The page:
Monday, October 4, 2010
One morning, Audrey walks along the beach to the abandoned home of her long dead grandfather, and decides to encamp there for the remainder of her visit. Behind an old, mildewed cupboard Audrey finds a diary left by her grandmother, who walked out on her husband and children fifty years ago. Her name has been vilified by the family ever since, while the grandfather is remembered as virtually a saint for the many hardships he endured while raising Deneuve and her brother (Jean-Philippe Ecoffey) as a single parent.
As Audrey leafs through the yellowed and fragile pages she slowly discovers that her family’s version of events does not square perfectly with the facts, and that her emotionally distant mother has built her life as an aggrieved victim on a convenient, but false, narrative. Meanwhile, Audrey harbors a secret of her own; a secret that has driven her back to the town of her birth for reasons she doesn’t fully understand. But by carefully piecing together a true account of family history, Audrey seeks the strength and wisdom to cope with her own painful dilemma.
The film’s European title, Mères et filles (Mothers and Daughters) is a more accurate reflection of the central thesis. Hands and Deneuve share so much unresolved baggage they circle each other like jungle cats waiting to pounce. While their interactions are perfectly pleasant on the surface, the air between them is laced with unspoken tension and resentment, like the scent of ozone after a storm. Deneuve’s character has always blamed others for her personal deficits, usually with the full encouragement of her weak and enabling husband, and her eyes register many years of real and imagined slights. But now she realizes that her daughter’s research into the diary is about to wipe away one of the emotional crutches that have supported her through life, and Deneuve responds with an extra measure of defensiveness.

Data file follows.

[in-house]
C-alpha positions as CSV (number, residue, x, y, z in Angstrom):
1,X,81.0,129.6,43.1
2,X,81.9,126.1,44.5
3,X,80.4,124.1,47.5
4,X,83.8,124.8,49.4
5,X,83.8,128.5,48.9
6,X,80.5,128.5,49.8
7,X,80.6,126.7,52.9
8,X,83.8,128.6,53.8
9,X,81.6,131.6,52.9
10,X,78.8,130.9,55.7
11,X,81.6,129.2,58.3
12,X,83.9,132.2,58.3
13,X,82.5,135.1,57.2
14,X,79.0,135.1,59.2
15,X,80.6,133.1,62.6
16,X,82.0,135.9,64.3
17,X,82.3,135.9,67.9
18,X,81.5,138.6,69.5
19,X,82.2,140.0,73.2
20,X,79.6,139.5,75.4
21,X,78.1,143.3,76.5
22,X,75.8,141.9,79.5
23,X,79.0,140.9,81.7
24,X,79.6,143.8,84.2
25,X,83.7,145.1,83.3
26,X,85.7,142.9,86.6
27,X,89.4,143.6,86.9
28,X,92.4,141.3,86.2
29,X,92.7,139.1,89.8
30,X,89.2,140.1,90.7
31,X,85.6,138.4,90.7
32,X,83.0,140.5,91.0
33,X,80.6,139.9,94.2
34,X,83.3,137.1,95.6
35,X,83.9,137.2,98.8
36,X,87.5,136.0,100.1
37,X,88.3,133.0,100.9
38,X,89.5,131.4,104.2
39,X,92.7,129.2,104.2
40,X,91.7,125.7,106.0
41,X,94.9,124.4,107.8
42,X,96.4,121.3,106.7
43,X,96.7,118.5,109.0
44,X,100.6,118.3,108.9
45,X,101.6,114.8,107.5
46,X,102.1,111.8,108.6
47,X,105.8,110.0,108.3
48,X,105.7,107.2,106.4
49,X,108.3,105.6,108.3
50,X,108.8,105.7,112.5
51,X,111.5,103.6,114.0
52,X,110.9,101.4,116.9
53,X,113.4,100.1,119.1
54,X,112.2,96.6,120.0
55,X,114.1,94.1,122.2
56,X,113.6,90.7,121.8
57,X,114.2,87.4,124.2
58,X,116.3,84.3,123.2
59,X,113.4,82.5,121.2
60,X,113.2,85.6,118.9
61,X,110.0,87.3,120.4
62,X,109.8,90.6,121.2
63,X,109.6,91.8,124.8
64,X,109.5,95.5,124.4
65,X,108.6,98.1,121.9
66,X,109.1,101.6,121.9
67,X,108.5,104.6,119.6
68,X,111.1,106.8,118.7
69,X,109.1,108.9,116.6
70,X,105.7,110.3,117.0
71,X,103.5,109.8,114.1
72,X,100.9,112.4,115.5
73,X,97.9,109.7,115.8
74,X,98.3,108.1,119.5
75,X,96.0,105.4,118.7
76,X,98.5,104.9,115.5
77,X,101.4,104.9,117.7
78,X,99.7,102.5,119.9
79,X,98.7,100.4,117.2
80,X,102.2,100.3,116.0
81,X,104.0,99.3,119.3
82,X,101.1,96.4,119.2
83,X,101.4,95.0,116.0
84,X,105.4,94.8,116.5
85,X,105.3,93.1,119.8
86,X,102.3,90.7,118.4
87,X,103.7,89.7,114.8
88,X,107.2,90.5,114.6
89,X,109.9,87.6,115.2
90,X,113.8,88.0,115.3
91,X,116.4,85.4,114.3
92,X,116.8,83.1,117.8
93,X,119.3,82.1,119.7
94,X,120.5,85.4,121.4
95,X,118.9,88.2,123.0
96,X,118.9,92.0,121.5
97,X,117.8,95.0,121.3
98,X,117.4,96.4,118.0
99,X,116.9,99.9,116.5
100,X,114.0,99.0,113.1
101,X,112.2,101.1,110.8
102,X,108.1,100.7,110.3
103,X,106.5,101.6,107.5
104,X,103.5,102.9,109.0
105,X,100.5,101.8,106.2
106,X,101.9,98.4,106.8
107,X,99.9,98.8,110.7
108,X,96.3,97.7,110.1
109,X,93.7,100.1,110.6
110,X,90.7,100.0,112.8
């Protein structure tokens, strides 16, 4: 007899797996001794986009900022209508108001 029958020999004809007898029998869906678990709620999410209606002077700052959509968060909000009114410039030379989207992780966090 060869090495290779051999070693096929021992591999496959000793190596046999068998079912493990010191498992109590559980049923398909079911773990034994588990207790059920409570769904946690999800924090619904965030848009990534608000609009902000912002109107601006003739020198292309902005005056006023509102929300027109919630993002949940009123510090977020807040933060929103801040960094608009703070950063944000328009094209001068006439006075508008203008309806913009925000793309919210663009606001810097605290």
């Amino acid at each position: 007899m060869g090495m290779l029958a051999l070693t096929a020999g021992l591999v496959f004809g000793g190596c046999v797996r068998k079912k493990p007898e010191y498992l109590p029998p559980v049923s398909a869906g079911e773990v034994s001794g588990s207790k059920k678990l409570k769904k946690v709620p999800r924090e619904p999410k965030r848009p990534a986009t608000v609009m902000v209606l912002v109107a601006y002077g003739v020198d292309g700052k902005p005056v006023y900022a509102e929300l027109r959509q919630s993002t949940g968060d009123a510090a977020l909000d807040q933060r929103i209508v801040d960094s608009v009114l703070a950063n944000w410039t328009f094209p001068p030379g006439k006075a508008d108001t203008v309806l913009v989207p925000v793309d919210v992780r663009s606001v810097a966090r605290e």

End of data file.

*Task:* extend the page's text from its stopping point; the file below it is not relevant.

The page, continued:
In contrast to the emotional complexity of the story, Julie Lopes-Curval directs with a physical simplicity that makes the film starkly believable, but never larger than life. The diary segments are enacted as flashbacks, and while this would seem to be an awkward and trite construction, Lopes-Curval so cleverly and seamlessly integrates it into the main storyline that the film’s tone and pacing never suffers. And while Hidden Diary features few characters, the director is able to broaden the narrative palette by creating a sense of intimacy with the physical surroundings. That intimacy is at times almost too much to bear, as the creaky old houses, the relentless pounding surf and even tiny grains of beach sand are rendered as mute witnesses finally ready to spill their long held secrets.
No Page on Netflix
The Sublime Thoughts of Bunched Undies